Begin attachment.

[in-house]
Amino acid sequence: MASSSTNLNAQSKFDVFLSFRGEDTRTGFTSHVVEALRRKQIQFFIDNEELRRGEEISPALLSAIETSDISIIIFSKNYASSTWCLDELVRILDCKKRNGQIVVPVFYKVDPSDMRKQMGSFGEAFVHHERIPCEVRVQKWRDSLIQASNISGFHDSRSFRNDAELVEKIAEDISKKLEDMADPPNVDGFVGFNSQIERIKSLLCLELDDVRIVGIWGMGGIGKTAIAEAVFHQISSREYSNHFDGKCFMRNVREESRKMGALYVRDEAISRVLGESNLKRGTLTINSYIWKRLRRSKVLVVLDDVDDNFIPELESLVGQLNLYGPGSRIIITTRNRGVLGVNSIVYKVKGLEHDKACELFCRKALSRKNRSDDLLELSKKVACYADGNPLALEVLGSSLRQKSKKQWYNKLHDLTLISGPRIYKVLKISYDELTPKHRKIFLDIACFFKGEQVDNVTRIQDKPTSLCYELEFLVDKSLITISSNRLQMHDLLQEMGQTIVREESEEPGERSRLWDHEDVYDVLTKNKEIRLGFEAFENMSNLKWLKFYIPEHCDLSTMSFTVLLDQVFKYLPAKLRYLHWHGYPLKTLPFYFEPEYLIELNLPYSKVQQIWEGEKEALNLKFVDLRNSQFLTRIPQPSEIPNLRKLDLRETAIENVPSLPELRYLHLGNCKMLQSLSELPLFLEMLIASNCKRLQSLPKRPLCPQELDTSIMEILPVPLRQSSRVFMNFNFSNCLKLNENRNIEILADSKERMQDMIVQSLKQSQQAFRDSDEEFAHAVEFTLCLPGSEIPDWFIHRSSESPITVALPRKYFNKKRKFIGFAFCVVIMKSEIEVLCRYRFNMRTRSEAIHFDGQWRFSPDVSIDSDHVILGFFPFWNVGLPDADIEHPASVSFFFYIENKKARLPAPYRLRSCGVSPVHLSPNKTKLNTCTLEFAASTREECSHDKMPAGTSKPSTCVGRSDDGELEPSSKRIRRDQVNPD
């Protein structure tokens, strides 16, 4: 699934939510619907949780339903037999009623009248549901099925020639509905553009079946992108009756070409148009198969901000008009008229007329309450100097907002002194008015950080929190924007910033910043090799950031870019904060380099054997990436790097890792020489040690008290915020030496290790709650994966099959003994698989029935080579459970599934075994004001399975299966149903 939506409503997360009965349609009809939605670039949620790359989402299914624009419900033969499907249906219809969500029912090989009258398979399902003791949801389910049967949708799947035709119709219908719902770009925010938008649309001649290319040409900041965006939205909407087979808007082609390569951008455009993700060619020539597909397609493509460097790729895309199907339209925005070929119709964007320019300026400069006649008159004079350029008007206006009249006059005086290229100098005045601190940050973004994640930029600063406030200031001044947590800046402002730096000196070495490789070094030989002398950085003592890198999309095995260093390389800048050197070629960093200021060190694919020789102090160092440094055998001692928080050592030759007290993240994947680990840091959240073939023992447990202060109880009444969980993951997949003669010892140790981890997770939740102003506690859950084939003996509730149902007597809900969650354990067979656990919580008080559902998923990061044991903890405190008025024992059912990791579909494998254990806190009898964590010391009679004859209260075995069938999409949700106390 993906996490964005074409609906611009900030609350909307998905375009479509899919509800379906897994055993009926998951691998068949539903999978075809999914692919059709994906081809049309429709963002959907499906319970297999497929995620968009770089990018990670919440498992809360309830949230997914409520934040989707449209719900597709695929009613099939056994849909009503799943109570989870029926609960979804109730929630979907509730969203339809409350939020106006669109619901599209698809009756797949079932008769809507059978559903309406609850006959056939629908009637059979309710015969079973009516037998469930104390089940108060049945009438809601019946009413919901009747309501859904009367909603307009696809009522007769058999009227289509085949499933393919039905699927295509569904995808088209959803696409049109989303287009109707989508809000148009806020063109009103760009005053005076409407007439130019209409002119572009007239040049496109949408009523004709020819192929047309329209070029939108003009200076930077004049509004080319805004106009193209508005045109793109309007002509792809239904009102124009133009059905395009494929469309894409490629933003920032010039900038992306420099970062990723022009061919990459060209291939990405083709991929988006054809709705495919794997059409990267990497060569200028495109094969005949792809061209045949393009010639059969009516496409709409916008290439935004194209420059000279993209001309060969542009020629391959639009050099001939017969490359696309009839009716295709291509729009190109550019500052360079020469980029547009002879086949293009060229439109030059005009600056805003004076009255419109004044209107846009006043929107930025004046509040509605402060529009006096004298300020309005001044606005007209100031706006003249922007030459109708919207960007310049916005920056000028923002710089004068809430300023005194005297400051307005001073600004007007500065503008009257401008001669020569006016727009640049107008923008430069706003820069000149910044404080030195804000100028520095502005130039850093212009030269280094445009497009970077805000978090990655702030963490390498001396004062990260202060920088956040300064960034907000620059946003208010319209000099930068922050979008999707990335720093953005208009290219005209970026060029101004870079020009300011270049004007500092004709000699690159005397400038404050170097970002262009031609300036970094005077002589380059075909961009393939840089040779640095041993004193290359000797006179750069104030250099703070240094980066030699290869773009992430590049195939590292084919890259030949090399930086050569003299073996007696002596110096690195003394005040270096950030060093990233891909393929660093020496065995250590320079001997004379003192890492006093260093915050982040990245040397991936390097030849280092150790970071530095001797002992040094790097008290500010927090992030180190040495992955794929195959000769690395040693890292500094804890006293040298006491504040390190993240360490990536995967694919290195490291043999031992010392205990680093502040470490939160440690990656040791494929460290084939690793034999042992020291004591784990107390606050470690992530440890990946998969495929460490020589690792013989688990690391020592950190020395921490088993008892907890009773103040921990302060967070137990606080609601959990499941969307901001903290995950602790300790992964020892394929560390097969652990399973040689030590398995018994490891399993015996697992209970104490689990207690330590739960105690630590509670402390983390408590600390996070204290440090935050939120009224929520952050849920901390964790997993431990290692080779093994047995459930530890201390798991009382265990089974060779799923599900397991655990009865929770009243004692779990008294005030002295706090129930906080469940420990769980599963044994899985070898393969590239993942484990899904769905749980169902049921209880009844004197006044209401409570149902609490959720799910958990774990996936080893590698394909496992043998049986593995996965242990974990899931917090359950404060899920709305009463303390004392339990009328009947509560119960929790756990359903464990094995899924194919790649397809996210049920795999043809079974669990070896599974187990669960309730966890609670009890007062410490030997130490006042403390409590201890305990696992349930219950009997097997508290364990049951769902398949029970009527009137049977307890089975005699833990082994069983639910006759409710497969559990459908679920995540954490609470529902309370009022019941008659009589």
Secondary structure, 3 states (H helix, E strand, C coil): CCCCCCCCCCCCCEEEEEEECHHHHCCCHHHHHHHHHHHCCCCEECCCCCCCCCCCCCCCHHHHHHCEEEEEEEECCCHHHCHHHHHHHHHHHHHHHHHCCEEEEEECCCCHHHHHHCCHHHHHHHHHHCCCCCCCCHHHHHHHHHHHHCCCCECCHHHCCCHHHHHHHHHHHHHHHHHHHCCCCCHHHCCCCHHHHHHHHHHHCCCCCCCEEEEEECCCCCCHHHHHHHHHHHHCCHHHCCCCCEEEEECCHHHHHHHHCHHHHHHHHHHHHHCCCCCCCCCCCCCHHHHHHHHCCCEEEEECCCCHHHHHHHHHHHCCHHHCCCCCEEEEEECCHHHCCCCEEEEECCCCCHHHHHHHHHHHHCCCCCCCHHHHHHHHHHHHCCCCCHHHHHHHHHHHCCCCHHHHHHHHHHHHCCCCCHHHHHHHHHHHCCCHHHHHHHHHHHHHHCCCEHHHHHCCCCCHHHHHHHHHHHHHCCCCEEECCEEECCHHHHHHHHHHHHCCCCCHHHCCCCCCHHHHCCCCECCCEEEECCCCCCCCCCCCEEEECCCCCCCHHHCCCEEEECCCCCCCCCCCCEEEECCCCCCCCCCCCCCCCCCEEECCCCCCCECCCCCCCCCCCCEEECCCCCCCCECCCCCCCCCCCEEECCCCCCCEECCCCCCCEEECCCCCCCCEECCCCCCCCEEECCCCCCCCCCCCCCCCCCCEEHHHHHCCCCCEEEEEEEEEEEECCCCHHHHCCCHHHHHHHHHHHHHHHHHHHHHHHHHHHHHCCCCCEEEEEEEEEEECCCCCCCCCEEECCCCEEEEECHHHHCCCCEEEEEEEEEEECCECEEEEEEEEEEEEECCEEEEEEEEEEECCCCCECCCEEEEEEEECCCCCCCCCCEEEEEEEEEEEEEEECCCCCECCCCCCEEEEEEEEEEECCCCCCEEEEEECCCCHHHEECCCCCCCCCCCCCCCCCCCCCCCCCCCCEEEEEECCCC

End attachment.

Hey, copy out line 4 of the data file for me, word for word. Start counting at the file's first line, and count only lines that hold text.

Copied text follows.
Secondary structure, 3 states (H helix, E strand, C coil): CCCCCCCCCCCCCEEEEEEECHHHHCCCHHHHHHHHHHHCCCCEECCCCCCCCCCCCCCCHHHHHHCEEEEEEEECCCHHHCHHHHHHHHHHHHHHHHHCCEEEEEECCCCHHHHHHCCHHHHHHHHHHCCCCCCCCHHHHHHHHHHHHCCCCECCHHHCCCHHHHHHHHHHHHHHHHHHHCCCCCHHHCCCCHHHHHHHHHHHCCCCCCCEEEEEECCCCCCHHHHHHHHHHHHCCHHHCCCCCEEEEECCHHHHHHHHCHHHHHHHHHHHHHCCCCCCCCCCCCCHHHHHHHHCCCEEEEECCCCHHHHHHHHHHHCCHHHCCCCCEEEEEECCHHHCCCCEEEEECCCCCHHHHHHHHHHHHCCCCCCCHHHHHHHHHHHHCCCCCHHHHHHHHHHHCCCCHHHHHHHHHHHHCCCCCHHHHHHHHHHHCCCHHHHHHHHHHHHHHCCCEHHHHHCCCCCHHHHHHHHHHHHHCCCCEEECCEEECCHHHHHHHHHHHHCCCCCHHHCCCCCCHHHHCCCCECCCEEEECCCCCCCCCCCCEEEECCCCCCCHHHCCCEEEECCCCCCCCCCCCEEEECCCCCCCCCCCCCCCCCCEEECCCCCCCECCCCCCCCCCCCEEECCCCCCCCECCCCCCCCCCCEEECCCCCCCEECCCCCCCEEECCCCCCCCEECCCCCCCCEEECCCCCCCCCCCCCCCCCCCEEHHHHHCCCCCEEEEEEEEEEEECCCCHHHHCCCHHHHHHHHHHHHHHHHHHHHHHHHHHHHHCCCCCEEEEEEEEEEECCCCCCCCCEEECCCCEEEEECHHHHCCCCEEEEEEEEEEECCECEEEEEEEEEEEEECCEEEEEEEEEEECCCCCECCCEEEEEEEECCCCCCCCCCEEEEEEEEEEEEEEECCCCCECCCCCCEEEEEEEEEEECCCCCCEEEEEECCCCHHHEECCCCCCCCCCCCCCCCCCCCCCCCCCCCEEEEEECCCC